The quaint little town of Waubra is only 105 km (70 minutes drive) from our place, so we decided to take Pam (Kim’s mum) for a tourist trip. It sports a very large wind farm, which I believe is the fourth largest in Australia. It is such a pleasant country journey which I really enjoy.
I have written about our first visit to Waubra in this post titled “Waubra Wind Farm“, and also busted some wind farm myths in this post titled “Busting Myths About Wind Turbines“. I am indeed a fan of this type of renewable energy (pun intended)!
Anyway, here are a few photos from our trip. I have also posted a video on The Greening of Gavin Facebook page which shows how quiet these things really are. We were only 200 metres from one turbine, and could hardly hear it. The wind itself, was louder.
Benjamin posing for his mum, with turbines in the background. We were tying to get his head positioned so that it looked like they were growing out of his head, but it didn’t work 😉
The view on the way out of town. So picturesque.
We pulled up at our favourite turbine for a thermos of coffee that I prepared before leaving home. It was a welcome break under a very large turbine.
This is the turbine we took the video footage of.
The rolling hills covered in turbines, looking to the east. A magnificent site for a cup of coffee.
The man with his fan, or is that he is a big fan?
Ben gives the Waubra Wind Farm a double thumbs up! He really enjoyed himself, which was part of his science lesson for the day. Although Pam and Kim were not in any of these photos, they were actually there with us. Both of them could not stop talking of the majesty of the wind turbines, and how spectacular they look. When I told Pam that these turbines provide most of the electricity for Ballarat, she was simply amazed.
We enjoyed our day out. Wind farms are cool!
you should have seen the who haw about wind turbines here. the narrow minded people who cant see further than their face had them banned because if the NOISE! Ha what a crock. I have been under the ones on the moffat hills in south west Scotland. not a peep from it.
and you are right. they are majestic aren’t they. they look great with sheep wandering around in the foreground!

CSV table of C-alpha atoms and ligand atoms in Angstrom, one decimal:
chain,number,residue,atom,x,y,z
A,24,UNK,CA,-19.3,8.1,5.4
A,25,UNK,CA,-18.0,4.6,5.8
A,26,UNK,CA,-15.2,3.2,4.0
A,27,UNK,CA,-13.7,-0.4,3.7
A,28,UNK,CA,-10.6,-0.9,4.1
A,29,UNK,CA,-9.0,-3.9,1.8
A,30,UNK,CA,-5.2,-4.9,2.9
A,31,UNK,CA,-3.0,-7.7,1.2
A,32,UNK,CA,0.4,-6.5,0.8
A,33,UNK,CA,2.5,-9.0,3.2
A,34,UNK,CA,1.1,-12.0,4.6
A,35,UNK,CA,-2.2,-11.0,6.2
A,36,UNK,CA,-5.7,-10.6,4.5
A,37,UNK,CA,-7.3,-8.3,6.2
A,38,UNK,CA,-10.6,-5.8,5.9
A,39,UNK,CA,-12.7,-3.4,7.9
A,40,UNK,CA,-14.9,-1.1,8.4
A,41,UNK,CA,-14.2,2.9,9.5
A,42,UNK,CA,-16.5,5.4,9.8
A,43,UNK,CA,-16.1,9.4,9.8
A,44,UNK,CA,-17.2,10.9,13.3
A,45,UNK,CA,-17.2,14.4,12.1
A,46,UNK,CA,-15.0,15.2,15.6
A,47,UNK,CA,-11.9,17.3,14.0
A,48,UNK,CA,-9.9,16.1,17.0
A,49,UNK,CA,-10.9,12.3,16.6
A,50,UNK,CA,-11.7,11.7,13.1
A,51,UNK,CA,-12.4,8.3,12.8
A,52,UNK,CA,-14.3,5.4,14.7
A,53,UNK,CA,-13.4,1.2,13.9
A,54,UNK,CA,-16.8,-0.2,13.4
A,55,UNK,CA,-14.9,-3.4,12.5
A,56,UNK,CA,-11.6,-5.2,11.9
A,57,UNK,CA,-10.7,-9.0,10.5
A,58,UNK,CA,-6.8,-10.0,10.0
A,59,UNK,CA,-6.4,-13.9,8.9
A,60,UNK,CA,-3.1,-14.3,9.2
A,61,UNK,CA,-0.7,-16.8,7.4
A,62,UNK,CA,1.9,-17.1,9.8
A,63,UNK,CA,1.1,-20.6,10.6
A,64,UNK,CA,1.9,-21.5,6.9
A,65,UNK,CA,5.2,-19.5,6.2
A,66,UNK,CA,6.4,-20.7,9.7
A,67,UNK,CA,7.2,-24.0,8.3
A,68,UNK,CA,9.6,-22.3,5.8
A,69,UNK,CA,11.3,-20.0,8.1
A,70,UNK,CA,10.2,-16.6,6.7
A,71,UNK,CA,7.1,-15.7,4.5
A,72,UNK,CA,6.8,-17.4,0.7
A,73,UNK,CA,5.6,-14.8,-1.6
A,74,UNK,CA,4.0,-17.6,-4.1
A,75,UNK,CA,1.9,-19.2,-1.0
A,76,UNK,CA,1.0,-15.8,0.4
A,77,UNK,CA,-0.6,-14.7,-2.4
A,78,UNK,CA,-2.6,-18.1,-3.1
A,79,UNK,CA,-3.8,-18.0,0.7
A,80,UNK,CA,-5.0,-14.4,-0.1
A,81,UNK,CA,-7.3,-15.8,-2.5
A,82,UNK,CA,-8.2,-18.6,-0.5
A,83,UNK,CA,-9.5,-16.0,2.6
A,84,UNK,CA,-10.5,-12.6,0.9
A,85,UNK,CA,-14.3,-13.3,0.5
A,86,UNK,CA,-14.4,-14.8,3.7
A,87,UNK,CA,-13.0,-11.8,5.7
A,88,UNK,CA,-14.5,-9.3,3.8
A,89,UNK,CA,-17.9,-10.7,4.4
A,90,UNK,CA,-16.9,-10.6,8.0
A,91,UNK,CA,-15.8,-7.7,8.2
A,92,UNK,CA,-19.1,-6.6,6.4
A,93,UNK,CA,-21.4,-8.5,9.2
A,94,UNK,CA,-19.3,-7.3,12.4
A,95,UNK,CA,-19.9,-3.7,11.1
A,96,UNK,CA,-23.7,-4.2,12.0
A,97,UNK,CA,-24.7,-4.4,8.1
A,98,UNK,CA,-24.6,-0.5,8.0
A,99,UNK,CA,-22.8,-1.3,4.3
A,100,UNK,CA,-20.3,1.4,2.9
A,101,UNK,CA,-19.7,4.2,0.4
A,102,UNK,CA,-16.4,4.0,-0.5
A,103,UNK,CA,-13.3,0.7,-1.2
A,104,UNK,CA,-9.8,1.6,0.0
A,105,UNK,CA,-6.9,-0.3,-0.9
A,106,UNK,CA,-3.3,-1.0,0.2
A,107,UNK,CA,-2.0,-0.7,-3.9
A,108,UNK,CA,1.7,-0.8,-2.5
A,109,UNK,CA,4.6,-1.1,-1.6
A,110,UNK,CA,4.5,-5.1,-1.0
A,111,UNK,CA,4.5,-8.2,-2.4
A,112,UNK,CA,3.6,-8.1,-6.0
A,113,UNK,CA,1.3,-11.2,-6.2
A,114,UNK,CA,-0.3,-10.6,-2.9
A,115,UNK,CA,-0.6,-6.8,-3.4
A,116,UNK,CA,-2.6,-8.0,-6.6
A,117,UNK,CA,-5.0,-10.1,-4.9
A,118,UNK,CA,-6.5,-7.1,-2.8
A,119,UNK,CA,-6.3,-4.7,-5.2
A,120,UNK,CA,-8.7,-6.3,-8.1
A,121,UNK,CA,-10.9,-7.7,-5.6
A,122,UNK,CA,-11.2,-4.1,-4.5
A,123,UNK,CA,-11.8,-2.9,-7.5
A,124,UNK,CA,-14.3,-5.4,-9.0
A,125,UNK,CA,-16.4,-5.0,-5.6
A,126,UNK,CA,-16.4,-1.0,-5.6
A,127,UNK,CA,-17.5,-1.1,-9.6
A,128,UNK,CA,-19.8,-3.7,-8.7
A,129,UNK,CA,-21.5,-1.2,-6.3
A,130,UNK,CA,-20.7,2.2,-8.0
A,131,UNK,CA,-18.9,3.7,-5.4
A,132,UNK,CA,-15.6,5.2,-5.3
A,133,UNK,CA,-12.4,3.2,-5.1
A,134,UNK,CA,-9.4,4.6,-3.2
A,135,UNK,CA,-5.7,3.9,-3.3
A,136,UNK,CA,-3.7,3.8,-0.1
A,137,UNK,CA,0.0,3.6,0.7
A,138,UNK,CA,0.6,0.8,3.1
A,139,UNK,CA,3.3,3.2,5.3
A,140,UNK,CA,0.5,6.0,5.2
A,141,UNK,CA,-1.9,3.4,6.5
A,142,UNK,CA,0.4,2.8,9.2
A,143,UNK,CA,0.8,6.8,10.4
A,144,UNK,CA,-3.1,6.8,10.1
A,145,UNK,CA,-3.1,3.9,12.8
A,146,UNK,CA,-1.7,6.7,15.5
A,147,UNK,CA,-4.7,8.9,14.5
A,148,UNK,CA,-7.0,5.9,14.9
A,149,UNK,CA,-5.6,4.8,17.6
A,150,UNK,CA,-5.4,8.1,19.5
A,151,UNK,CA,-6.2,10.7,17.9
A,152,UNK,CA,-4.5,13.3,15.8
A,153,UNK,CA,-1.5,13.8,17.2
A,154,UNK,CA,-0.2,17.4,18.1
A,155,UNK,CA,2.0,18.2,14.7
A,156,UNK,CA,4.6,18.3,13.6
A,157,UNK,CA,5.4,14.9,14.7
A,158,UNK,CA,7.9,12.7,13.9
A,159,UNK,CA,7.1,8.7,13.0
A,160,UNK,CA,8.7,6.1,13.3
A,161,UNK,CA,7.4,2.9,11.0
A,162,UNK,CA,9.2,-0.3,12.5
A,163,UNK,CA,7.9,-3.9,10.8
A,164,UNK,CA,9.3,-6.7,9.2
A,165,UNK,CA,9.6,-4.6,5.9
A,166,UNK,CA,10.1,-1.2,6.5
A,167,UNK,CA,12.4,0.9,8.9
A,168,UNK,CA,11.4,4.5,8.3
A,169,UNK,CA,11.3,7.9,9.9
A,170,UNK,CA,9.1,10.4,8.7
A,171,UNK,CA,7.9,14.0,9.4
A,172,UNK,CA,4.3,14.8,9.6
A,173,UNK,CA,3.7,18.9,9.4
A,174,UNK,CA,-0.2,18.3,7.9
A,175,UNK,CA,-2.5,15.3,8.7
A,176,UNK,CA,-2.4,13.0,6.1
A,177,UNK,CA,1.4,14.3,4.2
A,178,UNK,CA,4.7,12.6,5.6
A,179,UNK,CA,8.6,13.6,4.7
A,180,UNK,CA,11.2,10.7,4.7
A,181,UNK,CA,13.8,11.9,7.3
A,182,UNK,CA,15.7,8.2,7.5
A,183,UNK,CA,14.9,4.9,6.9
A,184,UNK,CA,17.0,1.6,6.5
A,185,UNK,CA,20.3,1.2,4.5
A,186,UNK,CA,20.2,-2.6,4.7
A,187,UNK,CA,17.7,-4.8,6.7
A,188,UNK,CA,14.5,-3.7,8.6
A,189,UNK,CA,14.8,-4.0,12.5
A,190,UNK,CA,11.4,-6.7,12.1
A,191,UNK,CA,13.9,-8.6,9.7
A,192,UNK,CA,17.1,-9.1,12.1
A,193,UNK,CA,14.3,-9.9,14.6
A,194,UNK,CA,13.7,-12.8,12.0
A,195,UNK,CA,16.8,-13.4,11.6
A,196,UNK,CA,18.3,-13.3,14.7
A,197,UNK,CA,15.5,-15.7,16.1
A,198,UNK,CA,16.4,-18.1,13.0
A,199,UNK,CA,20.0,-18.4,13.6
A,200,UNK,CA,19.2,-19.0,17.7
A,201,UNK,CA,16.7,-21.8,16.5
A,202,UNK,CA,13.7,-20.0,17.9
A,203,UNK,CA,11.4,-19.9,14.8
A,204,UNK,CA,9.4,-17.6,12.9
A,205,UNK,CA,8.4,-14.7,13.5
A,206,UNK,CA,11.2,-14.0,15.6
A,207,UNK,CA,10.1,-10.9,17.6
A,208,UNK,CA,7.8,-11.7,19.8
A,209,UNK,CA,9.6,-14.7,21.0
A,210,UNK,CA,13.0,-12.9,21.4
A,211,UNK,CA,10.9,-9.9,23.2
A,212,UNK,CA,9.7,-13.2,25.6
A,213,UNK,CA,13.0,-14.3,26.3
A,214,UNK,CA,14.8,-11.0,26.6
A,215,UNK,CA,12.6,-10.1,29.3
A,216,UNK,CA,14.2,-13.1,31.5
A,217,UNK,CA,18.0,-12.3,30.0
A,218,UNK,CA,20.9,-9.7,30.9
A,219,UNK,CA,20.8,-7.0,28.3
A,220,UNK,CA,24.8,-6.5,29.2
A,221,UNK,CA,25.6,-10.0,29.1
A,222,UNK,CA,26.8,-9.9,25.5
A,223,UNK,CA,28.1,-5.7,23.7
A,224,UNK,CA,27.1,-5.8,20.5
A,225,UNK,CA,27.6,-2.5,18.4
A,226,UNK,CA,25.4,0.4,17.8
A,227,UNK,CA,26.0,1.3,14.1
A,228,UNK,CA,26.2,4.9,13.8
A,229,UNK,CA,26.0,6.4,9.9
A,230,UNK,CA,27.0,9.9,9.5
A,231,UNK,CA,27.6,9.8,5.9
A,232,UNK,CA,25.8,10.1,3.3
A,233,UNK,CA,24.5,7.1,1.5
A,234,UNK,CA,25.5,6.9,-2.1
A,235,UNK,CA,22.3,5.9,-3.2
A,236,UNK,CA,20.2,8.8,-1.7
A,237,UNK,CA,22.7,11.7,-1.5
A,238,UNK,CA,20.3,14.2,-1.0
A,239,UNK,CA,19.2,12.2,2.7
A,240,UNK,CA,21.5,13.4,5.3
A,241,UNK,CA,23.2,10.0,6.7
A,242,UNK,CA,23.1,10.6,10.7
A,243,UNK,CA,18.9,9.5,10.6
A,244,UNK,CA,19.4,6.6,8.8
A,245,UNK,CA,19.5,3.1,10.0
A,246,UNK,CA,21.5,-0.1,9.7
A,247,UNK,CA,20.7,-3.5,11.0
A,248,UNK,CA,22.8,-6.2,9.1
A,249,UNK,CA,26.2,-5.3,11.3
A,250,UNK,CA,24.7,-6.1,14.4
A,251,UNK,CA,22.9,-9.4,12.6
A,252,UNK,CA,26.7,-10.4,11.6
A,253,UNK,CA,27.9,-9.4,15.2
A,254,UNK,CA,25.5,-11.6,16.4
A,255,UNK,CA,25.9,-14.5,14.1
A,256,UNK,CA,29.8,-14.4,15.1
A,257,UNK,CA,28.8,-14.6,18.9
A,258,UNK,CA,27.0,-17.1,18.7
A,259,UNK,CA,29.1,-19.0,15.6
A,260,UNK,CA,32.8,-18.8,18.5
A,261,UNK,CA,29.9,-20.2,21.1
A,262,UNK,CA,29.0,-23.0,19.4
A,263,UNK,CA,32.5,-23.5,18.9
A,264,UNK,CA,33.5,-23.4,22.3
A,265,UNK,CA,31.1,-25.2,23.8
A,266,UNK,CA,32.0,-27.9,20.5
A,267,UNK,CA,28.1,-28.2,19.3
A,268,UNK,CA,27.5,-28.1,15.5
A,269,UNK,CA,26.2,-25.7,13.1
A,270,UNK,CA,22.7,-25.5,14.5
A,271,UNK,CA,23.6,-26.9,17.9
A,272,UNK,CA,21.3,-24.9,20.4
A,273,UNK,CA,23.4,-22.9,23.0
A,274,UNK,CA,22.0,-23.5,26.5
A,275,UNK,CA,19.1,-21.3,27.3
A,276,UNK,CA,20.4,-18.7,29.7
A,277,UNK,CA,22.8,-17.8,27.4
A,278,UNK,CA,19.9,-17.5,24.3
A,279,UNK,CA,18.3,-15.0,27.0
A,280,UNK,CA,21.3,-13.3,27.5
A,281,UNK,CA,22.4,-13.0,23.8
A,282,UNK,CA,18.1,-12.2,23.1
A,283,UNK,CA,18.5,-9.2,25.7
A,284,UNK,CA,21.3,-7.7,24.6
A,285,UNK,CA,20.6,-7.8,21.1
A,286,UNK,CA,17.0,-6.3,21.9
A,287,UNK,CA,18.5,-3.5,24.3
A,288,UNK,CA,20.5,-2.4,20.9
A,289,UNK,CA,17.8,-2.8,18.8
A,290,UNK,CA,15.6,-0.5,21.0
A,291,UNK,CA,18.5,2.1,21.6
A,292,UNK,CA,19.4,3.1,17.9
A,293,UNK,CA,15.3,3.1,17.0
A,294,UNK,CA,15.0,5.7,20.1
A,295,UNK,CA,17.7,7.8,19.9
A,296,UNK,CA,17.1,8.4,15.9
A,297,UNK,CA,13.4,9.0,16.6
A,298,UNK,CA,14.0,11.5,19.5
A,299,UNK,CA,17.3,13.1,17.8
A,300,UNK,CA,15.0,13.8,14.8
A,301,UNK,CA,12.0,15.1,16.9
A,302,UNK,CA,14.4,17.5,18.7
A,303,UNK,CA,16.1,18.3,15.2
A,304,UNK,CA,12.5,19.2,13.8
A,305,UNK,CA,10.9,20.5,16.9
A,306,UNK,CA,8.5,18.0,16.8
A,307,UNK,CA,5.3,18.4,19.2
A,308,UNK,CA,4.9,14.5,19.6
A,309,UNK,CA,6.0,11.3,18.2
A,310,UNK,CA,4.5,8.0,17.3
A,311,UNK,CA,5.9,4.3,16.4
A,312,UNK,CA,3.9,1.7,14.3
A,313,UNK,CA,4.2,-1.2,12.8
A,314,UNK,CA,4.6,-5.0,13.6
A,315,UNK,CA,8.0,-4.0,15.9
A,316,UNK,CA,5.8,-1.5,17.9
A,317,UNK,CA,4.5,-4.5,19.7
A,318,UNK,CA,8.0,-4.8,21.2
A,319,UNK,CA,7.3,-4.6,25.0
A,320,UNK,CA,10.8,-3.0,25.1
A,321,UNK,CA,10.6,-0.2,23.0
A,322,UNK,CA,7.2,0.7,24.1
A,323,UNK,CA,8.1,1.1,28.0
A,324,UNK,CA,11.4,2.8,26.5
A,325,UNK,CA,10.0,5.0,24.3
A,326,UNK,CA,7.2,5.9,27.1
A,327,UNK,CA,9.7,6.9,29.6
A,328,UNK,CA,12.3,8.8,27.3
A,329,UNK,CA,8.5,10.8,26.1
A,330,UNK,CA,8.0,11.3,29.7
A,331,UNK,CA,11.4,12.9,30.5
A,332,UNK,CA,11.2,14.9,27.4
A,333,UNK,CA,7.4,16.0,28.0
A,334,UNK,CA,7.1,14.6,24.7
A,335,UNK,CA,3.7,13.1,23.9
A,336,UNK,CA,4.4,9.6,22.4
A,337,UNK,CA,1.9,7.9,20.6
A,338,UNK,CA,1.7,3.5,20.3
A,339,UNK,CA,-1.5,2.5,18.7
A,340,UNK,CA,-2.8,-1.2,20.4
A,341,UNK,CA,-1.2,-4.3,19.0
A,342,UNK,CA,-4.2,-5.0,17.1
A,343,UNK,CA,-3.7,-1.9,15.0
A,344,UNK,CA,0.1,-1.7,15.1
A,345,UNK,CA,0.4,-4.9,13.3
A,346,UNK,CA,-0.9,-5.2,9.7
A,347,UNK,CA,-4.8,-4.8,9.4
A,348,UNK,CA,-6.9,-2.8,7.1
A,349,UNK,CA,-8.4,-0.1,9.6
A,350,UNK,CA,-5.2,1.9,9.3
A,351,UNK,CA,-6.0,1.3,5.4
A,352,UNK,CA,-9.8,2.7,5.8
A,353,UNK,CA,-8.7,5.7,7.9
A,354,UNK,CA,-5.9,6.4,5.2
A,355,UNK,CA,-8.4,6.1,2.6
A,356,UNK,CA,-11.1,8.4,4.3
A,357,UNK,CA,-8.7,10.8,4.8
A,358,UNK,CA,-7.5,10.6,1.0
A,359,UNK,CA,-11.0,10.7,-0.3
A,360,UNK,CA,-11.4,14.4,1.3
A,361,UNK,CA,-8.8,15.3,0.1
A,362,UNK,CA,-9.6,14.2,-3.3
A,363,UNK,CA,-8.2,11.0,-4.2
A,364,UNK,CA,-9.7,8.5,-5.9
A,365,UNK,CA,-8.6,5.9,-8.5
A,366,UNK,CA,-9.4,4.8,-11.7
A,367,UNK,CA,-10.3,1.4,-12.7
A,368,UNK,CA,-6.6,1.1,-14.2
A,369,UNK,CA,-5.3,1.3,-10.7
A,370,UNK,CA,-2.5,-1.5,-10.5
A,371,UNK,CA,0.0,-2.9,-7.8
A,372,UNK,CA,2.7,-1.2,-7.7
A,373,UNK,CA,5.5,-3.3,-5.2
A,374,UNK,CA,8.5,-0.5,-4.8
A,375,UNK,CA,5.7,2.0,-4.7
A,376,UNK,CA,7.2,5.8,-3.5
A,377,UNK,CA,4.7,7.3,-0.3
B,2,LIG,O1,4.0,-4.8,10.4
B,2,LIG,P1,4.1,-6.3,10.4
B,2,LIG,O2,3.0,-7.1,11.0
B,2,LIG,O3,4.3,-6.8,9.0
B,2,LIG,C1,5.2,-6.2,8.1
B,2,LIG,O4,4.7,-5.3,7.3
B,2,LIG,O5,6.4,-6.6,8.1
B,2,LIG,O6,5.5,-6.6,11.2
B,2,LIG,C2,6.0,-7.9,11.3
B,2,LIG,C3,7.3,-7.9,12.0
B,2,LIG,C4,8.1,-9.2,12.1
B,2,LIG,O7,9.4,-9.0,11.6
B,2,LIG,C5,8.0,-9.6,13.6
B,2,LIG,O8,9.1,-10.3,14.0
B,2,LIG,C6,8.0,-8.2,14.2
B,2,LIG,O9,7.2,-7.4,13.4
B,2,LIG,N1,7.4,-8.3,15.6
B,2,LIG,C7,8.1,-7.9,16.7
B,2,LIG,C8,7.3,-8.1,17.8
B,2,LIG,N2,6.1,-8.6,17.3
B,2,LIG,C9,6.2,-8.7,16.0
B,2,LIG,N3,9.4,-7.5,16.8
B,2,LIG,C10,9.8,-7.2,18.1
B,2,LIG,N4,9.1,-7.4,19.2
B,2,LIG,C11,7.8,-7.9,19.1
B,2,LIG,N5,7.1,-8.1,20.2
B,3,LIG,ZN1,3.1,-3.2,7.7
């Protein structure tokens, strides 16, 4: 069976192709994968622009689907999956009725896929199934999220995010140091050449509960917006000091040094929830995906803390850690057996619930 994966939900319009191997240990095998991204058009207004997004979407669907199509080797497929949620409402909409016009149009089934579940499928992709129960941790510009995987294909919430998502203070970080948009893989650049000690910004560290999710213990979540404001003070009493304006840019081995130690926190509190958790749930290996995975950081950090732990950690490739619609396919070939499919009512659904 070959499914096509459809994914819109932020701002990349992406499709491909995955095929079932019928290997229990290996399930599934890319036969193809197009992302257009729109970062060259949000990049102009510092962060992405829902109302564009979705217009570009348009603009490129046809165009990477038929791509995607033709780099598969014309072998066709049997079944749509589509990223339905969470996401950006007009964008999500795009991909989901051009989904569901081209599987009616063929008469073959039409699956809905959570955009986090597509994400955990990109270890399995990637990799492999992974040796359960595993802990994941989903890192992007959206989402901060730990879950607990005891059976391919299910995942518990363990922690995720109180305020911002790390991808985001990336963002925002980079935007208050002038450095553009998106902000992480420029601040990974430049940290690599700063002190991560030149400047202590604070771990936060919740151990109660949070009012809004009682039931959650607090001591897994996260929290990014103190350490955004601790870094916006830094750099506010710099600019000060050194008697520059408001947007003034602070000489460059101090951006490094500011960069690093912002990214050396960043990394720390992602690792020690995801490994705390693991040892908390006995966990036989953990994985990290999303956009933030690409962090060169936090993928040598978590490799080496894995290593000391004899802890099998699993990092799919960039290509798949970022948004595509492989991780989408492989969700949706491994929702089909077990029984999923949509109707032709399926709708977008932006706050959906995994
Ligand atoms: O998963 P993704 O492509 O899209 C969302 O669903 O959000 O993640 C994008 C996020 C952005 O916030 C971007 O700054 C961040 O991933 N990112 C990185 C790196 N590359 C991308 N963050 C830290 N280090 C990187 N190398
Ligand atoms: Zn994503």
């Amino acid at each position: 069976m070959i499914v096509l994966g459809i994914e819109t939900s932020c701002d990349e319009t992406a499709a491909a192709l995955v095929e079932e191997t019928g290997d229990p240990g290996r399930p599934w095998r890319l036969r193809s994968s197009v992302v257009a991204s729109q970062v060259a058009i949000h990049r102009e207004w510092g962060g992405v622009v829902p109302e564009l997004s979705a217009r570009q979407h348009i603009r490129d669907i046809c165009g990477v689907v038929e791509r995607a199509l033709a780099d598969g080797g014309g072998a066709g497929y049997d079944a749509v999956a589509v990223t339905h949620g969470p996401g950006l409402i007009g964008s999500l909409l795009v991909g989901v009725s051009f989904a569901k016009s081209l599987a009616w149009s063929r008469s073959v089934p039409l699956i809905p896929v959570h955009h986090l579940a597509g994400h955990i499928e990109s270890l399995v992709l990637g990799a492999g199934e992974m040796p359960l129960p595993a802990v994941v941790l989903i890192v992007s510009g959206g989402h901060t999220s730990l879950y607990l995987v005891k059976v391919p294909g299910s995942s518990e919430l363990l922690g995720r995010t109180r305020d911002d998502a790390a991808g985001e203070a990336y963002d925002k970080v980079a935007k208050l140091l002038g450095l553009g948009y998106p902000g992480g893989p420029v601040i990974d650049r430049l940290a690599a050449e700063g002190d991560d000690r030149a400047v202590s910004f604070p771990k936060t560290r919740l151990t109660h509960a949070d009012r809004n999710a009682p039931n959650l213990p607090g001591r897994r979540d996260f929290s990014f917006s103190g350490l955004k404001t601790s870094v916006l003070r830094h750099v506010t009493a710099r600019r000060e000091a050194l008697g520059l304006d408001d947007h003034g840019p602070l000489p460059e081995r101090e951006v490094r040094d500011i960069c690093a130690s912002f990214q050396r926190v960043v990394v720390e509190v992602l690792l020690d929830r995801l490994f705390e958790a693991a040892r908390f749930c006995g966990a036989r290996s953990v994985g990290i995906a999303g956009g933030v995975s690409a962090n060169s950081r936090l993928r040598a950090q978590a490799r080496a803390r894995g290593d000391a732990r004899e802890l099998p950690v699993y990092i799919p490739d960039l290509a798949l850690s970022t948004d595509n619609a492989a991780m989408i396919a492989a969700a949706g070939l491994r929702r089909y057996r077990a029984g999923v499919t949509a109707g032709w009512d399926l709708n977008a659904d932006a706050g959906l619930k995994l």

Gavin Webber says
Right on Sol! The cows, sheep and horses we saw had no such issues about so called wind turbine syndrome. Only man, with his fear and anguish falls for that old trick!
There are a whole lot of these along our Great Lake, about 20 minutes away, in the farmland just above the cliffs–one can also see the string of them from our beaches. Unexpectedly, these have also become an area tourist attraction. My first time visiting was a profound experience, and I’m still not sure why–however, other people have commented on this sensation of awe, as well. It’s almost a weirdness, as one of our friends ‘from away’ said. Or, majesty, maybe, as you say. They’re just so huge, and silently turn–here it’s usually dairy cows grazing unconcernedly, underneath.
Gavin Webber says
I was in awe of their awesomeness!
I’m in favor of turbines and frankly cannot see the ‘visual’ difference between them and the huge electricity pylons that march all through the UK and USA farmlands (they emit a constant buzzing and whining noise). When I was a teenager I used to ride my horse – on the way to somewhere else – under and alongside the pylons for a short while and my horse would go nuts, shaking its head and bouncing around.
But on another note, I just cannot believe how blue the sky is there Gavin!!!
Gavin Webber says
Touché Dawn. The high voltage lines leading to the wind farm certainly did hum more than the blades.
I like the blue sky as well. Autumn days are so clear out in the country side.
Fiona from Arbordale Farm says
We visited a wind farm last time we were back in NZ visiting my family. I have always seen them up on the hills but it was great to get up close and personal with them. There was one right in the middle of the car park so you could actually stand right under it. It was fantastic and I think they are very graceful the way the twirl.